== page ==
New York City principals had until the first day of school last week to choose from a menu of limited options, first made available in early August ["Still no word from city on final details of teacher evaluation plan", August 1, 2013], for evaluating their teachers on student growth. Principals and teachers told GothamSchools that their schools have picked a ”default” option in which all teachers — even core subject teachers — will receive the same score cobbled together from all of the state tests taken in the school.
“What we are advising most of our schools and principals this year is since the principal’s rating is based on how their school collectively is doing, just take the default, especially since it means the minimum of extra work and testing for everyone,” said a person who works in a network with many high schools.
The arrangement has drawn a lawsuit in Florida ["Florida, Teacher Lawsuit Could Spread to Other States", Governing.com May 14, 2013] and criticism from dozens of city principals who last week pledged not to help execute it ["First Day of School Means Start of Controversial New Teacher Eval System", ]. But in lieu of state-approved assessments for all subjects, officials say rating teachers by their colleagues’ scores is the best option available until more credible alternatives can be developed.
This will no doubt drive teachers away from serving in challenging schools. And so, the schools will get further labeled as failing.
Collective punishment. We can call John King and his local collaborators the 21st century barbarians.
New York City teachers, band together: The MORE caucus of the UFT is pursuing a campaign for a moratorium on the use of the teacher evaluation system --text and online petition. This writer has signed. Will you? Visit the MORE site for the analyses of the new Advance teacher evaluation program. Download the hard copy of the moratorium petition and collect signatures of colleagues. Share with chapter leaders and delegates. Keep posted to the MORE site, for upcoming events (such as its first general meeting, tomorrow, Sat. 9/21, 12 - 3 pm, 224 W St., 14th Floor) to learn more about MORE and to get plugged into the moratorium campaign.
A commenter on the above blogpost at Diane Ravitch's site (Our Thoroughly Insane Teacher Evaluation System) has this suggestion on positive action teachers and supporters outside the classroom can take:
LISTEN to me! I know there is something at least pro-active you can do. Contact Carol Burris or Sean Feeney of New York Principals. They are collecting data and anecdotal data of teachers in NY State who have just received their evaluations for the first time.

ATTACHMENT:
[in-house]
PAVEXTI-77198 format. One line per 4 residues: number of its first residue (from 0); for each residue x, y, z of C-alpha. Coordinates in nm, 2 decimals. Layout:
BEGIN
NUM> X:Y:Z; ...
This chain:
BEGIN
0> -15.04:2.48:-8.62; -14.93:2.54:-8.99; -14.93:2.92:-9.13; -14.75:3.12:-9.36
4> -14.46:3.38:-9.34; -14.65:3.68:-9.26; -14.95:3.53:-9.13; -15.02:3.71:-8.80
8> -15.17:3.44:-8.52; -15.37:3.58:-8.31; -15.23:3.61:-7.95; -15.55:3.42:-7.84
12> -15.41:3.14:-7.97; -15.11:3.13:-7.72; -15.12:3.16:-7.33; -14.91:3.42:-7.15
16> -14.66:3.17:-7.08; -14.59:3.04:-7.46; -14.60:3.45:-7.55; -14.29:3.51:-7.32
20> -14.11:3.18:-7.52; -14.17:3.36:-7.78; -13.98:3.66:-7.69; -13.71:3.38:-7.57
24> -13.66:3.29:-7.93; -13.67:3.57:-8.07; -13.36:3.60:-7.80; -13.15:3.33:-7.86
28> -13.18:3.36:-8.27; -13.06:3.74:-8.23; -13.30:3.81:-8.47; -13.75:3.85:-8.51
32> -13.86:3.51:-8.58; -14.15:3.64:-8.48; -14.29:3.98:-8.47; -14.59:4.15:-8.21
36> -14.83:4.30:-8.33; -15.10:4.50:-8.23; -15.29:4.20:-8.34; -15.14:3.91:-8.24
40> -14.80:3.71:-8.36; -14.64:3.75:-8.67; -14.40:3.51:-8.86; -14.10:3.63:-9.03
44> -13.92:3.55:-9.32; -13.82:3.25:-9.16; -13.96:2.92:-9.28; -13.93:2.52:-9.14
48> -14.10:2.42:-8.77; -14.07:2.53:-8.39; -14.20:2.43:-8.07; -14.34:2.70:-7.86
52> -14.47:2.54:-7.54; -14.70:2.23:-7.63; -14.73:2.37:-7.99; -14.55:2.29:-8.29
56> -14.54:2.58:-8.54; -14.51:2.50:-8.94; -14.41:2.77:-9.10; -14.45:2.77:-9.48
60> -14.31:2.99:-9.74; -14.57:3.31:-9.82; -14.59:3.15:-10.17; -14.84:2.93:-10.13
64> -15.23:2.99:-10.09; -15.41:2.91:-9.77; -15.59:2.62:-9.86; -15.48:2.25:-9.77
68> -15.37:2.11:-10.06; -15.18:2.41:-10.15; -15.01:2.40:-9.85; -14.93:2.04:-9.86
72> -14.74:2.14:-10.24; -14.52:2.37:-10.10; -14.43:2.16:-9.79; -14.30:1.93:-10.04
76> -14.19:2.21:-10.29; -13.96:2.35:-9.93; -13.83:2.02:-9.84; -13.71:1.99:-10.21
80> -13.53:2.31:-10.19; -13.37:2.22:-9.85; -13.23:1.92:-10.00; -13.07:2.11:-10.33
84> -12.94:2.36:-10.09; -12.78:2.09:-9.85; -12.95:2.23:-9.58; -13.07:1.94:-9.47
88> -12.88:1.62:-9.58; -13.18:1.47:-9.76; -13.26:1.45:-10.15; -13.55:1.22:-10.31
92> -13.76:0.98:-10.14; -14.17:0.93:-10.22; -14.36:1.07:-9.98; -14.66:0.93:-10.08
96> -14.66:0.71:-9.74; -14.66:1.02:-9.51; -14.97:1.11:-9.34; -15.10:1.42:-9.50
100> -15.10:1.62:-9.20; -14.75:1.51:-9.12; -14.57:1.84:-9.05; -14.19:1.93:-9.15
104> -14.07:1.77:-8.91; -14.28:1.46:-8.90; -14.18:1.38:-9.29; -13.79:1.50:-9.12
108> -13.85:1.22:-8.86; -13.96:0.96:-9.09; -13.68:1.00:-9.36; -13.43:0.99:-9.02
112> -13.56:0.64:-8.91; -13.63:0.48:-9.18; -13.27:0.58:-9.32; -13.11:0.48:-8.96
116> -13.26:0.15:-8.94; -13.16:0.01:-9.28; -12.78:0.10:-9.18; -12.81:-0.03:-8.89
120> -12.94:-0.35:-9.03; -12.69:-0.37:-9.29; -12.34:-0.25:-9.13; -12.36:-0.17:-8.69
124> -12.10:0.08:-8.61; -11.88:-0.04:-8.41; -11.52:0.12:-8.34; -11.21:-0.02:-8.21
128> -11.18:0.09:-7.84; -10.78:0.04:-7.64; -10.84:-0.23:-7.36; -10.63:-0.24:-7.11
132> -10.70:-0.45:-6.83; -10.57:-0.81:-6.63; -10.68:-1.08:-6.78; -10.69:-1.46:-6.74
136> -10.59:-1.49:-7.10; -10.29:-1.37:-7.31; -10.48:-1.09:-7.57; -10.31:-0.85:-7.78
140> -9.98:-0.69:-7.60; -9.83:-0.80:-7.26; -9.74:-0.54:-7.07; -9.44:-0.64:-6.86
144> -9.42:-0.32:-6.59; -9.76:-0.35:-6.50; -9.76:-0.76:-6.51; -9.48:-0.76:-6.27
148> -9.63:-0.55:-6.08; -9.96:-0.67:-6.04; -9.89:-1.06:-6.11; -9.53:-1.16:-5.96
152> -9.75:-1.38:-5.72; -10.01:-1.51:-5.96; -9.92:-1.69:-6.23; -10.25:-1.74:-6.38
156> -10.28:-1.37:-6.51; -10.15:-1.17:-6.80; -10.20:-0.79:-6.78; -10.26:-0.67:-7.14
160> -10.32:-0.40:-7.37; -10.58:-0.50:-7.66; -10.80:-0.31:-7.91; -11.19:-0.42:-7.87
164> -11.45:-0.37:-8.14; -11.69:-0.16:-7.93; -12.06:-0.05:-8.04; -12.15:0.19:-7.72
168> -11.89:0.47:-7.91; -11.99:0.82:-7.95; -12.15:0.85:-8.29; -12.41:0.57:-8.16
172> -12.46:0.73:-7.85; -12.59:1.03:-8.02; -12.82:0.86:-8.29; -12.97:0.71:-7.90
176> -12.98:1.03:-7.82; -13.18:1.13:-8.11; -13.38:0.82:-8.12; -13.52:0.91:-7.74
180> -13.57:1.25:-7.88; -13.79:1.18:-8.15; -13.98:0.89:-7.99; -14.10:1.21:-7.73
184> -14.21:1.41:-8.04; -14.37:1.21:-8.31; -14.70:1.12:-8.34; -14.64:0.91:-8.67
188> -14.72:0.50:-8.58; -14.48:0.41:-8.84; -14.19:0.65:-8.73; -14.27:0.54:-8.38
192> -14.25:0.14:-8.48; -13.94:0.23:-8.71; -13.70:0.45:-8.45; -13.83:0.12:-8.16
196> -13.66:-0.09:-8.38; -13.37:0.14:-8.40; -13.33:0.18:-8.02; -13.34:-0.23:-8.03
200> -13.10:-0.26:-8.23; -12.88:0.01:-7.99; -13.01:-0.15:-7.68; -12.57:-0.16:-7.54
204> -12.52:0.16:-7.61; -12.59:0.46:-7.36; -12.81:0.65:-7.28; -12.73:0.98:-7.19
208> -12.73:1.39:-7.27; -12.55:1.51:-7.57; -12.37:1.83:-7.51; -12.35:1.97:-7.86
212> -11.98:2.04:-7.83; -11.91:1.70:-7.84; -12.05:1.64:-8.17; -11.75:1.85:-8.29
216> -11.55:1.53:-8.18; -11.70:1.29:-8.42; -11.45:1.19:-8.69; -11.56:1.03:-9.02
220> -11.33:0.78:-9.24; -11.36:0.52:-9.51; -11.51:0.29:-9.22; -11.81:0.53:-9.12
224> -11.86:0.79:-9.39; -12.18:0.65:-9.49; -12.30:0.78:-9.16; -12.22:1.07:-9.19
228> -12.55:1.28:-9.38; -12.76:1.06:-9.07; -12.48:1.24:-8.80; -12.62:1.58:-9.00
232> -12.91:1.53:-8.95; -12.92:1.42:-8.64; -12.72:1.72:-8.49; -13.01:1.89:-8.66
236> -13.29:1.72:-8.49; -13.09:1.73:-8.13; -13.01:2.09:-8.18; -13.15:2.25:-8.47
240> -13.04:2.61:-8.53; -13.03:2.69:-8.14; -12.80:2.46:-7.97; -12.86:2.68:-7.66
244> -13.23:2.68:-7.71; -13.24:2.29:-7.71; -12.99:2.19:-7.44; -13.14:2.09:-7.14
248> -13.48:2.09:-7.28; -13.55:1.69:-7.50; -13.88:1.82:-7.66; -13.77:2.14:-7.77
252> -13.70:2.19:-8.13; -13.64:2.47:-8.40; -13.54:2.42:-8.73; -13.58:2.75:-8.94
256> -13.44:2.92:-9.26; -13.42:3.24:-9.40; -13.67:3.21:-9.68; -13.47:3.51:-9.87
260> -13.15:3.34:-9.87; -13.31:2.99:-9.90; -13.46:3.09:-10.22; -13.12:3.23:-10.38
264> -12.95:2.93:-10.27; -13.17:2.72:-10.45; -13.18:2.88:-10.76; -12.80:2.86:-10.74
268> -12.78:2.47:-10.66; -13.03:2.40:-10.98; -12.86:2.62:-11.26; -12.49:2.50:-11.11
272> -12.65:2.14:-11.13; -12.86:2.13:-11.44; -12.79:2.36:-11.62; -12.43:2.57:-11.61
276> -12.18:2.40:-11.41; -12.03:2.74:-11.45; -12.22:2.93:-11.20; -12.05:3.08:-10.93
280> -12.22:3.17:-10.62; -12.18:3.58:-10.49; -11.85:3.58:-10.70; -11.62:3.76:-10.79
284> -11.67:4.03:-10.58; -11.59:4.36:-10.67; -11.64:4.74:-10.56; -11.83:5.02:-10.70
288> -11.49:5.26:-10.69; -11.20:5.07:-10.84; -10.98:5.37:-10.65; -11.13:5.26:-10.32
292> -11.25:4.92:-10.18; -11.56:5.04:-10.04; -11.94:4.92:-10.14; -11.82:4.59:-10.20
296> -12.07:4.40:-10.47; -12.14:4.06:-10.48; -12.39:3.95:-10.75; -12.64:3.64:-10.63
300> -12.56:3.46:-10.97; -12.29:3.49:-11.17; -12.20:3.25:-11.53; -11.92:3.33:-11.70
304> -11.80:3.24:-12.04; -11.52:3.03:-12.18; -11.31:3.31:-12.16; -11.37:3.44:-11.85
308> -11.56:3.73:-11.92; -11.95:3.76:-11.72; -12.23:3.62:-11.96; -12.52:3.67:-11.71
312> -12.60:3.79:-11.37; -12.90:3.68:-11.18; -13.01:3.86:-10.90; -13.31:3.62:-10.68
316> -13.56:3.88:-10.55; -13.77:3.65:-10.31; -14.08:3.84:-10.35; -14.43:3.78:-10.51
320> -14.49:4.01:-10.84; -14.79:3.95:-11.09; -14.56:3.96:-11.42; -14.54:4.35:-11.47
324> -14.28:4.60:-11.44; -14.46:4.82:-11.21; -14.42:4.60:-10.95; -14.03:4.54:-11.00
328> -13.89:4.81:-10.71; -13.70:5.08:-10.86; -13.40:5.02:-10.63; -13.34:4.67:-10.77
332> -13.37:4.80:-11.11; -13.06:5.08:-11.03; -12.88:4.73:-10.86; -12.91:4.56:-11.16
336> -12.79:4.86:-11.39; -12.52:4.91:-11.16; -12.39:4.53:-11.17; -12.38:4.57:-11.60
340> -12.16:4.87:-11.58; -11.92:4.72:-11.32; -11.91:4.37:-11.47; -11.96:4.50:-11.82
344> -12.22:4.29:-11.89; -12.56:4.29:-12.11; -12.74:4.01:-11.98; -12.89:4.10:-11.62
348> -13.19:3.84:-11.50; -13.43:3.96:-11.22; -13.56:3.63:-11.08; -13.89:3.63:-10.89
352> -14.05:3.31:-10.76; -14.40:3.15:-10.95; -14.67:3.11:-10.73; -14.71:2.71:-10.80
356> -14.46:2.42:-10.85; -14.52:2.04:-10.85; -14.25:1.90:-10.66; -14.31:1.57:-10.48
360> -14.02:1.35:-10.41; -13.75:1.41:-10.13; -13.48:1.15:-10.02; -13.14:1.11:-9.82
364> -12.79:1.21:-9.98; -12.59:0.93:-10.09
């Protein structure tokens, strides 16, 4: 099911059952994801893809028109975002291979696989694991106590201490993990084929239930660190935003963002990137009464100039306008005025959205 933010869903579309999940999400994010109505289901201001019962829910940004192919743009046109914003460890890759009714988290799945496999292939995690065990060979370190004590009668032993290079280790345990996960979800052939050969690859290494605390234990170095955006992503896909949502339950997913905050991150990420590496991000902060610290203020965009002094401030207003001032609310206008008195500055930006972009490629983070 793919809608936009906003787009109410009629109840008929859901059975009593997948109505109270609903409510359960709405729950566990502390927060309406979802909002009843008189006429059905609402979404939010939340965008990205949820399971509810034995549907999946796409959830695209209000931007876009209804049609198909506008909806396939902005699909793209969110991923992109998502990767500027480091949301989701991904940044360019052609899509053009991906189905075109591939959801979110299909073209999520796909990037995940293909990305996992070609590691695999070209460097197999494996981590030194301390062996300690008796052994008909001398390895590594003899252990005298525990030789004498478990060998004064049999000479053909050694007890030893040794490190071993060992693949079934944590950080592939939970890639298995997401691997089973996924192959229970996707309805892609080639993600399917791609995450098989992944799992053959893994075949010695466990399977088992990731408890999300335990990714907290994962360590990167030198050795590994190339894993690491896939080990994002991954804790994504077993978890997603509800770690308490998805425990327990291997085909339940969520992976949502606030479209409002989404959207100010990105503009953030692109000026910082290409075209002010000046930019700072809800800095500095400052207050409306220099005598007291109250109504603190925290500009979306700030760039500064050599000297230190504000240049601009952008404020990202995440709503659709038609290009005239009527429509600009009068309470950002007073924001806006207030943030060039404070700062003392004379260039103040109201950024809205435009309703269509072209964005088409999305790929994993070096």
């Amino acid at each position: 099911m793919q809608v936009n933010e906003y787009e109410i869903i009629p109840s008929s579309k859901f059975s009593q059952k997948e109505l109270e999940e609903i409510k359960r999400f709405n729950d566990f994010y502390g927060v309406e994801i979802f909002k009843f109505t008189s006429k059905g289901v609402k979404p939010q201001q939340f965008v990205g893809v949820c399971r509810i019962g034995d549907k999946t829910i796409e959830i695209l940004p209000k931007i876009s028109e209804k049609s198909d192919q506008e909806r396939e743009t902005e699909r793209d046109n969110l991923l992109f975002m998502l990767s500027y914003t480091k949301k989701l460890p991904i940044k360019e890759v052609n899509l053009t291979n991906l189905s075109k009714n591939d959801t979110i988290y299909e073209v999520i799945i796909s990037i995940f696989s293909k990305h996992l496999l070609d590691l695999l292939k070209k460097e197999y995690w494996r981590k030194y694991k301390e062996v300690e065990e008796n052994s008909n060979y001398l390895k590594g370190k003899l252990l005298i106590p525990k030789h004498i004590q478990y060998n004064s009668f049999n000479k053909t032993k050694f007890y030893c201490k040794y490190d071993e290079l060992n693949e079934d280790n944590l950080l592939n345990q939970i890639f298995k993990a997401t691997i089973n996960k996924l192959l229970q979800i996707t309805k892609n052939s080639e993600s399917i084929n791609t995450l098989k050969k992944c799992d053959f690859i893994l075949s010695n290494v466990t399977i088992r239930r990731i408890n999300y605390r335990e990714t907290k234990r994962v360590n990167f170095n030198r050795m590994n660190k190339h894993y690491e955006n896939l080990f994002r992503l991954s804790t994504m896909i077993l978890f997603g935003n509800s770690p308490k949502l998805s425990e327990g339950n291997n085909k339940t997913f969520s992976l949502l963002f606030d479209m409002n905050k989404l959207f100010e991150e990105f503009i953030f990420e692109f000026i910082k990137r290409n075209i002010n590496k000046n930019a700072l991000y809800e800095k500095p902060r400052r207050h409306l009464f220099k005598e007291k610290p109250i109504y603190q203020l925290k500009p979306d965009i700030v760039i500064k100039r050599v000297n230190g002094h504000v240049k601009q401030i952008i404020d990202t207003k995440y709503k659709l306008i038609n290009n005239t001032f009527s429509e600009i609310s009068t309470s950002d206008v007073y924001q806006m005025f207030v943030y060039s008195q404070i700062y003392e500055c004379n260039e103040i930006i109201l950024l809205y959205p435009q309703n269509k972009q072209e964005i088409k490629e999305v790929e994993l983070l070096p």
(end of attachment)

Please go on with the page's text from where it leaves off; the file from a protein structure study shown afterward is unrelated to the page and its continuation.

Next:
Yours is a CLASSIC TEXTBOOK example of the hideous lies and injustices of this new junk science system. Write down your situation and literally send it to John King, every member of the Board of Regents, and Merryl Tisch. Send it to EVERY newspaper, local and national, hardcopy and online. Send it to your local and even the stinky NYSUT union.
Carol and Sean can be reached at:Postscript: Francesco Portleos secured the evaluation proposals by Freedom of Information Law requests, shared at his blog, Protect Portelos:
I am getting my evaluation results this Tuesday, and I would not at all be surprised if I face this same situation as you.
FOILed NYCDOE and UFT Teacher Evaluation Proposals Acquired. Let’s Compare.
What did the UFT Want? What did the NYC DOE want? What did Mayor Bloomberg want?
…and how did those topics differ from what NYSED Commissioner Dr. John King wanted in the end?
I FOILed those May 8th proposals on May 22, 2013. Although there was some delay and loss in communication, the FOIL officer at NYSED, just emailed me both proposals. I withdrew my appeal.
I quickly browsed through them, but then I realized “Wait…my termination hearing continues on Monday at 51 Chamber Street, 7th Fl at 10AM. I have to prepare for that over this right now.” [The entrance to use is 49 Chambers St., right next door to the parking lot (where the crew for "Law and Order" park, and tape the show). Read more on Monday, September 23's hearing here.]
Therefore I am sharing them with you all, so you can read, dissect and compare. Enjoy and I look forward to your analysis.Would be a shame to see how much the DOE, UFT had coincided on the nasty elements.
UFT Evaluation Proposals
NYC DOE Evaluation Proposals